St. Anthony Messenger

The Gift of Diversity: Celebrating the Spiritual Gifts of Black Catholics

African American man celebrating Madi Gras

Black Catholics have long struggled with the evil of racism both within and outside the Church in the United States. A prominent African American Catholic author and activist reflects on how diversity brings about both healing and a richer faith.  


Anyone who knows me understands that my favorite time of year in my hometown of New Orleans is Mardi Gras. This is because it is a sacred time for my cultural family—the Black Masking Indians, more commonly known as the Mardi Gras Indians. 

During the era of segregation, people of color could not go to certain parades. Therefore, the parades in Black neighborhoods were held by the various Black Masking culture bearers such as the Indians, Baby Dolls, and Skeletons. These traditions—specifically the Mardi Gras Indians—can be traced back to the 1600s during the gatherings that occurred in Congo Square in the Tremé area of New Orleans. At these gatherings centuries ago, our enslaved ancestors formed alliances with the Indigenous people who would attend as well. The Indigenous people of the area, another group oppressed during colonization, helped slaves escape to freedom and even offered protection for some of them by making them part of their tribes. 

Tremé, which I call home, is the oldest Black neighborhood in the country. It is also the location of St. Augustine Church, the oldest Black Catholic parish in the United States. Even prior to the development of contemporary Catholic social teaching, the diverse groups in Tremé were living out some of its themes, such as recognizing the life and dignity of the human person and solidarity, to name a few. 

Much as our ancestors did, Black Catholics are still trying to find our rightful place in the Church and struggling with the effects of marginalization and racism in the United States. There is much work that is needed to be done—especially within the Church itself—to address these pain points. 

Lessons from Sister Thea

In 1989, Servant of God Sister Thea Bowman, FSPA, did exactly that when she spoke to the US Conference of Catholic Bishops (USCCB) at their annual June meeting. She explained what it meant to be Black (specifically, African American) and Catholic. She said: “That means I come to my Church fully functioning. That doesn’t frighten you, does it? I bring myself, my Black self. All that I am. All that I have. All that I hope to become. I bring my whole experience, my history, my culture. I bring my African American song and dance, gesture and movement, teaching and preaching and healing and responsibility as a gift to the Church.” She ended her moving presentation with the bishops standing hand in hand, singing the spiritual “We Shall Overcome.”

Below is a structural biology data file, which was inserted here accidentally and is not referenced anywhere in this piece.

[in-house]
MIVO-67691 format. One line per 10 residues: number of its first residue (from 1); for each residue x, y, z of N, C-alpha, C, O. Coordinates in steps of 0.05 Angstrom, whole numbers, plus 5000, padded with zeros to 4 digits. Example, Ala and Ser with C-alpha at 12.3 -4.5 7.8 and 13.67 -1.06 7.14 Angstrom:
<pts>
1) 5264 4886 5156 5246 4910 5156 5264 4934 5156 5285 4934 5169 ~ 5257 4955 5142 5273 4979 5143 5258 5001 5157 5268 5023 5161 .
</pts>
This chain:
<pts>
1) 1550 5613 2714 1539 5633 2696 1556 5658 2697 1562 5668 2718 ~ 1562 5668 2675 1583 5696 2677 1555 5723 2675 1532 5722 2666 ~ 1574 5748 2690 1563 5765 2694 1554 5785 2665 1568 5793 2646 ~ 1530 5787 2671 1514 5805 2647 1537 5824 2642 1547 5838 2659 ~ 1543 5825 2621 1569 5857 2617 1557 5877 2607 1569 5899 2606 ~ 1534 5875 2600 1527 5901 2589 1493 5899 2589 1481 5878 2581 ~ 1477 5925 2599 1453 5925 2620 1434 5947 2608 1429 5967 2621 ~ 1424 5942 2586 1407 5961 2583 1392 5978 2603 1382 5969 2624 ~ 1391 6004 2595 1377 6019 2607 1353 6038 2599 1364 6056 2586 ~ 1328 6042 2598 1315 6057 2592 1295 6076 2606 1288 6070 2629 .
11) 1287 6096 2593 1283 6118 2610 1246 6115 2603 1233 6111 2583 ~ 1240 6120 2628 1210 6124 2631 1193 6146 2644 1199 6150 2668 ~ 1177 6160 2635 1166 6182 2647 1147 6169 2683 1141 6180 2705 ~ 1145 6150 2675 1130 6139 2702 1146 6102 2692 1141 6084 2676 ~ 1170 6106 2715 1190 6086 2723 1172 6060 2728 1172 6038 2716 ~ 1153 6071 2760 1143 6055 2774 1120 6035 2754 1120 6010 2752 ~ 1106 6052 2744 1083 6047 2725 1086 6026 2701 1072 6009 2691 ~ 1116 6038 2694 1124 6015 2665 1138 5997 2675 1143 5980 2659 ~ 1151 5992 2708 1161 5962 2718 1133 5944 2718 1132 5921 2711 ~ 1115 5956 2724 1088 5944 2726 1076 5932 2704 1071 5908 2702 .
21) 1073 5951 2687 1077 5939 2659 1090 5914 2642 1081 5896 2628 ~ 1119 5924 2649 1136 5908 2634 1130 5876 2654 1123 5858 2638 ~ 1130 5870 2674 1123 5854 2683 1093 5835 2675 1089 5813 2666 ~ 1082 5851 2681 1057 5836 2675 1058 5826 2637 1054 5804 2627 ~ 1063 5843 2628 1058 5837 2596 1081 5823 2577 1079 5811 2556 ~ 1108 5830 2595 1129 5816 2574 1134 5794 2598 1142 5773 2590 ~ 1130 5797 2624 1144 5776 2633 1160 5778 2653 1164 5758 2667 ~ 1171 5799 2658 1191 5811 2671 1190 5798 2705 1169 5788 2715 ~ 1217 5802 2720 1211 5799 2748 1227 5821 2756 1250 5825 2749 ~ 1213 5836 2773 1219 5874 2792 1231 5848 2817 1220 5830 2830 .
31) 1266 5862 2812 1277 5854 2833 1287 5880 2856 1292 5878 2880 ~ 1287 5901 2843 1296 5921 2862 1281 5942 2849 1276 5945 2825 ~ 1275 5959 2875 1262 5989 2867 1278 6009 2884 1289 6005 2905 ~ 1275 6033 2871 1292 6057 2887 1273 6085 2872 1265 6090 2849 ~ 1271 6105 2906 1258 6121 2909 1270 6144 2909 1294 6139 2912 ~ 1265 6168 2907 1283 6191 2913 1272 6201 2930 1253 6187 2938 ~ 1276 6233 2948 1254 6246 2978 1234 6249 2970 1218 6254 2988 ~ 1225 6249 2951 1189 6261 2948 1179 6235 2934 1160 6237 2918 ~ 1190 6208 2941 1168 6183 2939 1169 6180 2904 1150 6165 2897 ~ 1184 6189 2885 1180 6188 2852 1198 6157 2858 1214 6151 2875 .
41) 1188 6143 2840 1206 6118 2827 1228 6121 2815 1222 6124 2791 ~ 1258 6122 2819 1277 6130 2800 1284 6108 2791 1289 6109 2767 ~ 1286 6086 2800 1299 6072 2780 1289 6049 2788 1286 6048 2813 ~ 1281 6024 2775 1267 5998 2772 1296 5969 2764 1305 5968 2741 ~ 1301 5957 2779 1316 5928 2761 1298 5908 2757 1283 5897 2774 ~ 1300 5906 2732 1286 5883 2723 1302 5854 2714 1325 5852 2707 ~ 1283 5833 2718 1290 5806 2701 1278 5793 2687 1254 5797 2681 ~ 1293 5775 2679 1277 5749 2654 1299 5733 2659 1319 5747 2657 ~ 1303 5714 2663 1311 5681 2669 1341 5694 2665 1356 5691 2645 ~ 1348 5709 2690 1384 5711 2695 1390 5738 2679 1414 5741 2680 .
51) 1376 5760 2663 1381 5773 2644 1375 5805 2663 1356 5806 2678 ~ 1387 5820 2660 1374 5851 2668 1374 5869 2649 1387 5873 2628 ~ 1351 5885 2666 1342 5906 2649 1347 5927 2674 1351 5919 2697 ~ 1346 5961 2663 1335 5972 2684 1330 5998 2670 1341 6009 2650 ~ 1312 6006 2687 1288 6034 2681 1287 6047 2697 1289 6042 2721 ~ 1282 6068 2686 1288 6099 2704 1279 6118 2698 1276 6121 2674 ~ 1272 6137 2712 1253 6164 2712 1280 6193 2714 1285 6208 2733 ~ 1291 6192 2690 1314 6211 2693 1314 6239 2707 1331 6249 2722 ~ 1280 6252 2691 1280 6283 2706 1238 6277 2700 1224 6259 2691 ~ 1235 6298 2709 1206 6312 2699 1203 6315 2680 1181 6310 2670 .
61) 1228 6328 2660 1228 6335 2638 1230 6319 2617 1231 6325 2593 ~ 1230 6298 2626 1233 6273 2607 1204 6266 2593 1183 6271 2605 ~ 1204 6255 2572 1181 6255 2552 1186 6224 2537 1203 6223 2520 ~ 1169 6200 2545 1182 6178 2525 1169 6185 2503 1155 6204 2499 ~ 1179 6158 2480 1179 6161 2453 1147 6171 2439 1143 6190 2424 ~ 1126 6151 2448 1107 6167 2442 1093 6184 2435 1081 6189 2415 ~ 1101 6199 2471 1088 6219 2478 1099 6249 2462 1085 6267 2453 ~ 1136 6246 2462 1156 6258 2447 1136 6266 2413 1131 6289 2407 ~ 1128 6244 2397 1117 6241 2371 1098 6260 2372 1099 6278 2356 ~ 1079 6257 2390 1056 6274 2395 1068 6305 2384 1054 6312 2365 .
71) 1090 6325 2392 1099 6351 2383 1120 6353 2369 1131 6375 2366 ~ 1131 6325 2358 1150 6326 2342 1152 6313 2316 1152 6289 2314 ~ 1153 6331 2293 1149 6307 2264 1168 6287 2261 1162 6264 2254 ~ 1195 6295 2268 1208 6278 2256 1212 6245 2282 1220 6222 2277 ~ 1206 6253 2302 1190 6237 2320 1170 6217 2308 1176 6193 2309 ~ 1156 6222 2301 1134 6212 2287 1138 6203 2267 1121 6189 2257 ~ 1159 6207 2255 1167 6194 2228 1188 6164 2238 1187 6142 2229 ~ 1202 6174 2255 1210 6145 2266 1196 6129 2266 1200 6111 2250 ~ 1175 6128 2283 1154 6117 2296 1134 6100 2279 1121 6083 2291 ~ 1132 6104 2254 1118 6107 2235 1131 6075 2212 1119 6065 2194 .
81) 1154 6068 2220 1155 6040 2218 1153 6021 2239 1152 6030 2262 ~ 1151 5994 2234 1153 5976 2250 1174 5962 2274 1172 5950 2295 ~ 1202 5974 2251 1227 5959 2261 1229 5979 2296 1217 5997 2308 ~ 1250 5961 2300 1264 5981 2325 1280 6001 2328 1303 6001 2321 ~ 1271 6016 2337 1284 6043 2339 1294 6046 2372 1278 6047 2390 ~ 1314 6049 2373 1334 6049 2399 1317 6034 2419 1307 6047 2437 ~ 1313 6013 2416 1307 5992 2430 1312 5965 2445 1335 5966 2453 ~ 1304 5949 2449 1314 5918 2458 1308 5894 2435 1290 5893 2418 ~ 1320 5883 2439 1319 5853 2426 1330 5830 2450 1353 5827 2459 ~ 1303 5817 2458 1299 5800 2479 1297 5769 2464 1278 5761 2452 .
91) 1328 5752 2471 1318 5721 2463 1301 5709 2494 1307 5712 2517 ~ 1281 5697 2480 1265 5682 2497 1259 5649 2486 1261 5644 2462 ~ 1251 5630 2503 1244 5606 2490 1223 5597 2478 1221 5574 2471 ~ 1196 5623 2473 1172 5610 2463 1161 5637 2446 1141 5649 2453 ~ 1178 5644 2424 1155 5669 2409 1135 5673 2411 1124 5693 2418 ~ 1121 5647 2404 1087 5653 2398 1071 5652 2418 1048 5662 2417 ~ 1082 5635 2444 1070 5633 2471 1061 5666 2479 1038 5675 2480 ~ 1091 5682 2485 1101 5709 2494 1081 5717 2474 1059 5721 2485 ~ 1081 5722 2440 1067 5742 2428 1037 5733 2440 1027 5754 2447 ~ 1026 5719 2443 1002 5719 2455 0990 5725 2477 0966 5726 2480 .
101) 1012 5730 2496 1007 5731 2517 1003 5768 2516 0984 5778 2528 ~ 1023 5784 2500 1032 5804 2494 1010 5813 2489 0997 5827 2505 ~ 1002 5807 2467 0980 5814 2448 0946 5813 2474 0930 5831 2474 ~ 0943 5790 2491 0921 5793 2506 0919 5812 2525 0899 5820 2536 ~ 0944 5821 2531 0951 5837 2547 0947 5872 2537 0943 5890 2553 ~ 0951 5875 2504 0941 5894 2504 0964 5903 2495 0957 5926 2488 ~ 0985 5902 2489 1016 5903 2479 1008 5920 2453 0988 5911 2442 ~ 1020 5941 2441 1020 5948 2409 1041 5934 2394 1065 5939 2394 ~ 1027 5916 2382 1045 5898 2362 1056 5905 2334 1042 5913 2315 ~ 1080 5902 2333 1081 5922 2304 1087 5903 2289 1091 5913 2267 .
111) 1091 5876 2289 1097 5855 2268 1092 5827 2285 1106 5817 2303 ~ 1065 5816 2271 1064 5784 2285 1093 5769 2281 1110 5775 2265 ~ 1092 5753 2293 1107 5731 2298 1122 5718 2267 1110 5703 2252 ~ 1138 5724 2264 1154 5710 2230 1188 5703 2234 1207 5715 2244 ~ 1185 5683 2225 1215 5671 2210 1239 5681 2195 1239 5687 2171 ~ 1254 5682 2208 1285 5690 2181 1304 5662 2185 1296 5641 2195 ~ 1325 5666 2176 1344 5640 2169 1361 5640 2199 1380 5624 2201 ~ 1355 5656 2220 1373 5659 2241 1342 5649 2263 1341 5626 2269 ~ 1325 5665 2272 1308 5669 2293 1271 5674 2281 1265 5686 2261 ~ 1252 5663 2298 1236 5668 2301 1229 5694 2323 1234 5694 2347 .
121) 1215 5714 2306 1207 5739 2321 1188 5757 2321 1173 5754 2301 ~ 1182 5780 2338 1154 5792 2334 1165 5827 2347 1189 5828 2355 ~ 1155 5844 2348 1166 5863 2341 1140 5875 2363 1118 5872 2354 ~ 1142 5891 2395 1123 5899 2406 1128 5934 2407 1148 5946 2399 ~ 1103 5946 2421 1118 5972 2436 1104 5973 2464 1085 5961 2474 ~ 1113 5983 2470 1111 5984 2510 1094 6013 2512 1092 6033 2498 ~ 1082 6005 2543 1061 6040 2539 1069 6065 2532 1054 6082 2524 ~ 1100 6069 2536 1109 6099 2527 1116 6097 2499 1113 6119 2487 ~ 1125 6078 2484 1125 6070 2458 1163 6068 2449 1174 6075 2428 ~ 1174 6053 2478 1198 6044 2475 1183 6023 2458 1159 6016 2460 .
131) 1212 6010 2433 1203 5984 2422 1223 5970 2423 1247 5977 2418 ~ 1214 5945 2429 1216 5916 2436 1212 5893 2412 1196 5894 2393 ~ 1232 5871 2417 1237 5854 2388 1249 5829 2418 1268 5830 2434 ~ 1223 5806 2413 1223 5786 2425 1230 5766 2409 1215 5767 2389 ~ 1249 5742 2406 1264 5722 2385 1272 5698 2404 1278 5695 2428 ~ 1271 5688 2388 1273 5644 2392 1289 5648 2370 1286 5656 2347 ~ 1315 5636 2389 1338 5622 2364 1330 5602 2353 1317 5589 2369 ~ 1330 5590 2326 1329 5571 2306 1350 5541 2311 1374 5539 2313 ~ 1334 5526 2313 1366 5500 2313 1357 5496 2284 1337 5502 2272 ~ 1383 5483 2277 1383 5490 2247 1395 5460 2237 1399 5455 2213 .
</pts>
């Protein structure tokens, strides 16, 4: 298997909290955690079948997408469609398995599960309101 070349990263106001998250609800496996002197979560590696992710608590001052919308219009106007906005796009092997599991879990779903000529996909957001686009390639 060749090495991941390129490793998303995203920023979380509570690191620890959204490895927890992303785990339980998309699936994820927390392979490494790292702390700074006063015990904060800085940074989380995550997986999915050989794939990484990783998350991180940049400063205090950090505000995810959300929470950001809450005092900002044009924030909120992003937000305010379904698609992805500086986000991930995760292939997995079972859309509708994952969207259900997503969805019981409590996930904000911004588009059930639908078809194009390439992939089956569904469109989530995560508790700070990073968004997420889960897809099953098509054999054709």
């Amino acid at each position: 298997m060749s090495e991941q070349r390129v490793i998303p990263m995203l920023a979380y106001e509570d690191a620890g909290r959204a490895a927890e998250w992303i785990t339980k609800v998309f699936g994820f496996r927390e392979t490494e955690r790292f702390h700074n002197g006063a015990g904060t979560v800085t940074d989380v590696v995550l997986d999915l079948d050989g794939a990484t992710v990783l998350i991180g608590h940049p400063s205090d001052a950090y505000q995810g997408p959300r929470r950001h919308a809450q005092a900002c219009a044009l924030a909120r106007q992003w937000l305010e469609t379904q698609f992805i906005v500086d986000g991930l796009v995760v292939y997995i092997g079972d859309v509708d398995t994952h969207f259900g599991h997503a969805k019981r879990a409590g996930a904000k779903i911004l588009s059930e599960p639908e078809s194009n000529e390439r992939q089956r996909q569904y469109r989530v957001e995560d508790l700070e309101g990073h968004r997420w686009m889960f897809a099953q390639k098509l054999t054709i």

Almost 40 years later, we, as African American Catholics—a distinct group from Africans, Hispanics, or other groups who identify as Black (many times all lumped together in the same category)—are still asking for the Church to see us as a gift and not a burden.

Looking at our history as African American Catholics, we have always had to fend for ourselves in various ways. Our history, which is as old as the Church itself, especially with the founding of the Church in the United States, is frequently overlooked and often not shared. Our ministries are under-resourced or ignored, and our spirituality is constantly having to be defended as being “authentically Catholic” by those who administer the litmus test. 

In 2017, I sat on a general session panel at the Convocation of Catholic Leaders, organized by the USCCB. During my prayer time that morning, and in preparation for the session, I watched the YouTube clip of Sister Thea Bowman addressing the USCCB in 1989. The Holy Spirit had me ask the crowd to repeat the phrase “Black is beautiful” three times. I had the crowd perform that exercise as a way to renew the charge by Sister Thea to see Black Catholicism, along with all diversity, as a gift to the Church. This is a struggle that has been addressed in various ways, but it has yet to be solved. Many cultural groups are pushed to the margins of our Catholic faith. This is something that needs to be dealt with.